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Numéro d'Appel LL @ pixluser @ collection 56
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Auteur Bender, M.G.; Pie, M.R.; Rezende, E.L.; Mouillot, D.; Floeter, S.R.
Titre Biogeographic, historical and environmental influences on the taxonomic and functional structure of Atlantic reef fish assemblages Type Article scientifique
Année 2013 Publication Revue Abrégée Global Ecology and Biogeography
Volume (down) 22 Numéro 11 Pages 1173-1182
Mots-Clés Assemblage structuring; Atlantic Ocean; Body size; functional group; reef fish; taxonomic structure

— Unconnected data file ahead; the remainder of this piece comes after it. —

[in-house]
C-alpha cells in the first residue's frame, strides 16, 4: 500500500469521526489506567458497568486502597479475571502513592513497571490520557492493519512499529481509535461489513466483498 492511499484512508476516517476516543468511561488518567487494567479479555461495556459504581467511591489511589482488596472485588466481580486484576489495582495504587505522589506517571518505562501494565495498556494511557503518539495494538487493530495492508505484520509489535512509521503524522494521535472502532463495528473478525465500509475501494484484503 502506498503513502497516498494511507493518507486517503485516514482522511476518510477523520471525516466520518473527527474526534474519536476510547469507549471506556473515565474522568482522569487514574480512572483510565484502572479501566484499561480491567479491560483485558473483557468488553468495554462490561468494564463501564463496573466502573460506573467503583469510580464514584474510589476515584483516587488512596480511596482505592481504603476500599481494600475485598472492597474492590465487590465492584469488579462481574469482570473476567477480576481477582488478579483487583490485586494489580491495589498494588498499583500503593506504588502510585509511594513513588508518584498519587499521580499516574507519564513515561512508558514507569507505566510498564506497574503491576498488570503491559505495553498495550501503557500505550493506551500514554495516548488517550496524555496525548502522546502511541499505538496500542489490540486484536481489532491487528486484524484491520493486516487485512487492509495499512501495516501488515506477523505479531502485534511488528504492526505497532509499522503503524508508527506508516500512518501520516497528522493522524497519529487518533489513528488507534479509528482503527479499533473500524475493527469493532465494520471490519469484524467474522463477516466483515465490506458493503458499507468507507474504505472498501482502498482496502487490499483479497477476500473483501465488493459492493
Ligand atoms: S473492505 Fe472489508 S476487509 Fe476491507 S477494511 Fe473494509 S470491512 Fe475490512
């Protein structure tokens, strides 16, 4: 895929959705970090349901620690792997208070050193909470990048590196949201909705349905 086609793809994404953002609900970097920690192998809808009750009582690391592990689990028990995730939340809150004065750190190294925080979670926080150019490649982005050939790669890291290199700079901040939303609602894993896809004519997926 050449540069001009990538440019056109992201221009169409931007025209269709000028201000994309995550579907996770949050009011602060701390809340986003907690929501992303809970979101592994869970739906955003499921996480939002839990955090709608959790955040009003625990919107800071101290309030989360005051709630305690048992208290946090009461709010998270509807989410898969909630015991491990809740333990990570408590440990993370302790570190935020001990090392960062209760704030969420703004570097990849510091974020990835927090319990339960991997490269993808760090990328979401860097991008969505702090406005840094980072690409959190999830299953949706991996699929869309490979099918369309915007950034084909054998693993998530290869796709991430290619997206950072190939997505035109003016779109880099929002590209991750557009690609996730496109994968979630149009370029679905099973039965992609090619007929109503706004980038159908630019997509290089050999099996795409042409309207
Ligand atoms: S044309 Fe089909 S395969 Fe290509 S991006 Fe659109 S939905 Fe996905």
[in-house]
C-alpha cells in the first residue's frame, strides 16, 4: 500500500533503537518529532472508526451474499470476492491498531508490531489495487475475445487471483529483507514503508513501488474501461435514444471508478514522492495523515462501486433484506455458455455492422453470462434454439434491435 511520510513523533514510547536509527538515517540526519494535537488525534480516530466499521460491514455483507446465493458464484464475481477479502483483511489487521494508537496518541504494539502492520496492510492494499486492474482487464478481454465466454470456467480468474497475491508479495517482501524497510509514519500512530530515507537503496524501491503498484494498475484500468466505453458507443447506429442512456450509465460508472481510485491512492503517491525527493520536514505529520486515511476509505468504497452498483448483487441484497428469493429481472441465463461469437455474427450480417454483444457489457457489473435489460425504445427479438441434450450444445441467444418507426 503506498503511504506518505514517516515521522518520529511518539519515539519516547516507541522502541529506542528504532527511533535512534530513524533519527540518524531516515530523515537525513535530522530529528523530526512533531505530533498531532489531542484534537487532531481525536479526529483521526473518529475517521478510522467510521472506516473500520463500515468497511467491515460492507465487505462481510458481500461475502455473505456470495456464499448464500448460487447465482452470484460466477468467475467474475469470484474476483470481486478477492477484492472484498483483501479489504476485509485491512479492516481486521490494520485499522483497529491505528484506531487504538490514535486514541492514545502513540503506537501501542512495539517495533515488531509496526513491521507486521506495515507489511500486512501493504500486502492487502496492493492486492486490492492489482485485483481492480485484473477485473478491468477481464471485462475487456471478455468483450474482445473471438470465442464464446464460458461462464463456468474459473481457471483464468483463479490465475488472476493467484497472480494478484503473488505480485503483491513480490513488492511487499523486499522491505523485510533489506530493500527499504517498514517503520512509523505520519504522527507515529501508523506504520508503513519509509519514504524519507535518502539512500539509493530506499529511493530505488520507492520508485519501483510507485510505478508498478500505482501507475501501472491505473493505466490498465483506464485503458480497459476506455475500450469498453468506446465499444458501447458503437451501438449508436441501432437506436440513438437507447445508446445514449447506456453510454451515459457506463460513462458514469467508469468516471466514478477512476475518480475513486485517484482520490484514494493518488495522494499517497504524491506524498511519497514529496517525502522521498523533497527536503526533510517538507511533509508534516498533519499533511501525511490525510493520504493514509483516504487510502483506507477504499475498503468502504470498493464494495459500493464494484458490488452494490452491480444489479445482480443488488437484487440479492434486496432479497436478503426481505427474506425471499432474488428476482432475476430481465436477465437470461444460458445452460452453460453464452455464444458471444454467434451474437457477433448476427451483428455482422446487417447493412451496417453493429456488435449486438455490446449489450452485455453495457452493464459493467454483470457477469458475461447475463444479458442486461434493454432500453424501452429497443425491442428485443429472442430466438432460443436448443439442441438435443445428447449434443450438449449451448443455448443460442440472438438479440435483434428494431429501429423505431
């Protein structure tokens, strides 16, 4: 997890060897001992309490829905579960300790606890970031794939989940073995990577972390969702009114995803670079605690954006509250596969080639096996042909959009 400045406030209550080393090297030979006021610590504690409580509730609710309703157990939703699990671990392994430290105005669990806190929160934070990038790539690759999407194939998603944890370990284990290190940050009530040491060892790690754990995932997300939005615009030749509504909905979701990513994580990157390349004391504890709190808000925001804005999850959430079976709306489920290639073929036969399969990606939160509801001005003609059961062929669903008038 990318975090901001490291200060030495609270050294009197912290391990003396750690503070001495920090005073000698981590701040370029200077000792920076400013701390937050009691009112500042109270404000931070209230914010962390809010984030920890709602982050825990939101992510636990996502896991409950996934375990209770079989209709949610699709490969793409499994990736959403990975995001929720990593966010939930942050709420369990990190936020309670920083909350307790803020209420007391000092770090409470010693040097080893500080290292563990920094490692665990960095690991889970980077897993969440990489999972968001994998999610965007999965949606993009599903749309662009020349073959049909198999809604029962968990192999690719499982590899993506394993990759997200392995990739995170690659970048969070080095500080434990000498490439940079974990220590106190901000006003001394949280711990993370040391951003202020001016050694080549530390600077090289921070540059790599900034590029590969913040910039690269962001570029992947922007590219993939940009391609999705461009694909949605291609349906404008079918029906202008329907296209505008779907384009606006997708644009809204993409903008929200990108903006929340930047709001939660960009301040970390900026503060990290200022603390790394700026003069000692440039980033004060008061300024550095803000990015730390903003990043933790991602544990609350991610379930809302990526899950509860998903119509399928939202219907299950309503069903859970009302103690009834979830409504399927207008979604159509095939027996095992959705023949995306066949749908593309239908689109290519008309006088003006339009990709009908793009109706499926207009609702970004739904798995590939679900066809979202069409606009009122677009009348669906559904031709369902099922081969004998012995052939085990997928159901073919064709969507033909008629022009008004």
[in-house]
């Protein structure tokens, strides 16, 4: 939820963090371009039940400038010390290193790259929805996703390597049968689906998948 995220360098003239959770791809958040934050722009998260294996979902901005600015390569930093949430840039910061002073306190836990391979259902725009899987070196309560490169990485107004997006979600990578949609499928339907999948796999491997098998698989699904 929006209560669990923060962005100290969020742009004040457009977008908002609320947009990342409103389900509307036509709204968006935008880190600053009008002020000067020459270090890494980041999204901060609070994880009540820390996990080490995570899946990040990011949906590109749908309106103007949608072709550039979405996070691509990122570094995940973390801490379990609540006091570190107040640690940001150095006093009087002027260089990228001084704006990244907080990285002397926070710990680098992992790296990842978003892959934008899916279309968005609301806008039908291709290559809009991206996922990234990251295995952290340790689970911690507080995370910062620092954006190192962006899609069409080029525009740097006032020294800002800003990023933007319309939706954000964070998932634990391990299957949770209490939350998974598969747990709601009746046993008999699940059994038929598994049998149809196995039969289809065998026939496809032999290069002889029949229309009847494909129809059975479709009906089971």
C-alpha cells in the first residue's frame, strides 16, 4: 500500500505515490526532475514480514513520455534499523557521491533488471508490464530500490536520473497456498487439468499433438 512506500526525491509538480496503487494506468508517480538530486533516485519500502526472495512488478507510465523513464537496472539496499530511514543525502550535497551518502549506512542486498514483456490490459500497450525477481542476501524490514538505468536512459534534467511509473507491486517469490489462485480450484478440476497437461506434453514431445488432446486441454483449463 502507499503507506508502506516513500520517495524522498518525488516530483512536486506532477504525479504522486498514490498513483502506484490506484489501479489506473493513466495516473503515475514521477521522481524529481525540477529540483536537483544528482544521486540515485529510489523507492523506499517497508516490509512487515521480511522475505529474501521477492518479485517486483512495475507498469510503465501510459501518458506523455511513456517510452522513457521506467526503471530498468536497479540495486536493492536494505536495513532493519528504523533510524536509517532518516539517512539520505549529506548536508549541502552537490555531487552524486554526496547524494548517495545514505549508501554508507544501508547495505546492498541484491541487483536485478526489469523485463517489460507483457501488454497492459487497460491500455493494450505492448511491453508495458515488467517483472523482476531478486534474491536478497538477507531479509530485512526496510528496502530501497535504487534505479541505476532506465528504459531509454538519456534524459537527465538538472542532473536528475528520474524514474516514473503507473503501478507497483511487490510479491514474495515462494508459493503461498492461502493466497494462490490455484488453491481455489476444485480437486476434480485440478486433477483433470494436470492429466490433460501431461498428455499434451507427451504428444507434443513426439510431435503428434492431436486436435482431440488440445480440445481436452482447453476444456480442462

Résumé Aim To disentangle how historic, biogeographic and environmental factors have shaped the composition of different reef fish assemblages, we analysed assemblage structure from a taxonomic (proportions of species from different families) and functional perspective (diet and body size). Location Atlantic Ocean. Methods The distributions of 1629 fish species were compiled for 31 locations across the Atlantic Ocean (39°66′ N, 27°50′ S). These locations provide a richness gradient ranging from 54 species in St Paul's Rocks to 474 in Cuba. We used cluster analyses to assess how historical and biogeographic factors have shaped the taxonomic and functional structure (i.e. the distribution of species within families, diet and body size groups) of assemblages. We then employed a constrained analysis of principal coordinates (CAP) to test the relative influence of the distance from the biodiversity centre in the Atlantic, sea surface temperature, isolation, coral species richness and area, and coastal length on the observed patterns of assemblage structure. Results The taxonomic and functional structure of reef fish assemblages across the Atlantic exhibits a biogeographic fingerprint, with a marked discrimination between species-rich biogenic reefs (concentrated primarily in the Caribbean and composed of small species feeding on invertebrates) and poorer peripheral regions dominated by larger species with more diverse diets. The first CAP axis explains 87% of body size distribution in assemblages, showing that the effects of sea surface temperature and coral richness and those of isolation are antagonistic and can be embedded into a single dimension. Environmental factors, such as temperature and habitat complexity, explain the disproportionate number of small species in the Caribbean, whereas in the remaining regions the predominance of large-bodied fish increases with isolation due to high dispersal ability. Main conclusions We found that historical events, which have shaped the biogeography of reef fishes, and environmental characteristics (coral reefs versus periphery) have both played a role in structuring the taxonomic and functional components of Atlantic fish assemblages.